The Committee for Medicinal Products for Human Use (CHMP) of the European Medicines Agency recently offered a positive opinion for the marketing authorization of Biogen Idec’s Plegridy therapy, a pegylated interferon administered subcutaneously for adults with relapsing-remitting multiple sclerosis (RRMS). The positive opinion will now be sent to the European Commission, which grants marketing authorization for medicines in the European Union.
As described by the National Multiple Sclerosis Society, RRMS is characterized by attacks of worsening brain function, which are then followed by partial or complete periods of recovery or remission, wherein symptoms either improve partially or even completely disappear. However, there is no apparent disease progression during the relapsing-remitting phase. Although there are no specific therapies that can effectively cure patients with multiple sclerosis, the relapsing-remitting form of the disease in particular has a number of viable treatment options.
Plegridy, which has been demonstrated in clinical research to mitigate relapses and disable both the progression and the number of MS lesions on the brain, is an investigational subcutaneous injectable therapy for RRMS, wherein interferon beta-1a is pegylated to extend its half-life and prolong its exposure in the body.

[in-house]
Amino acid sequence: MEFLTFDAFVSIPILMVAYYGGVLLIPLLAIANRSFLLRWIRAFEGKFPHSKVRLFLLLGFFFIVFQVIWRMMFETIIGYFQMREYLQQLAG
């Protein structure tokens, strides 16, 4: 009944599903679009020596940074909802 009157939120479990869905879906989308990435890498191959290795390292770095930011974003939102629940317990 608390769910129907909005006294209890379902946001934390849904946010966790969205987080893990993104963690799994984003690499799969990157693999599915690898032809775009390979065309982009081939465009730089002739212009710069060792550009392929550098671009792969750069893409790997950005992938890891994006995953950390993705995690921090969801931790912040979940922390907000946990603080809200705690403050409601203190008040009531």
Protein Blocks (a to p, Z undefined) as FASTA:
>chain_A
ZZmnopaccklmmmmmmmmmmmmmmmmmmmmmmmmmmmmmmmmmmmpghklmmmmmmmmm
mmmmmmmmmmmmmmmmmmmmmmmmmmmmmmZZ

Douglas E. Williams, Biogen Idec’s executive vice president of Research and Development, believes that the CHMP’s positive opinion for Plegridy as “an important milestone in bringing a meaningful treatment advance to people with MS in the EU,” adding that the treatment combines “efficacy, a favorable safety profile consistent with the established interferon class, and a once-every-two-week dosing schedule.”
CHMP based its positive opinion on Phase 3 data from Advance, a recently study conducted that included over 1,500 MS patients. Data from the first year of the study revealed that when dosed once every two weeks, Biogen Idec’s therapy significantly reduced annualized relapse rate at one year by 36 percent compared to placebo. In addition, Plegridy reduced the risk of 12-week confirmed disability progression by 38 percent, while significantly reducing the number of new or newly enlarging T2-hyperintense lesions.
The safety and tolerability profile of Plegridy observed in Advance was consistent with that of established MS interferon therapies. The most commonly reported adverse drug reactions this therapy were injection site erythema, influenza-like illness, pyrexia, headache, myalgia, chills, injection site pain, asthenia, injection site pruritus, and arthralgia.
The European Commission is now expected to make a decision on marketing authorization within the coming months.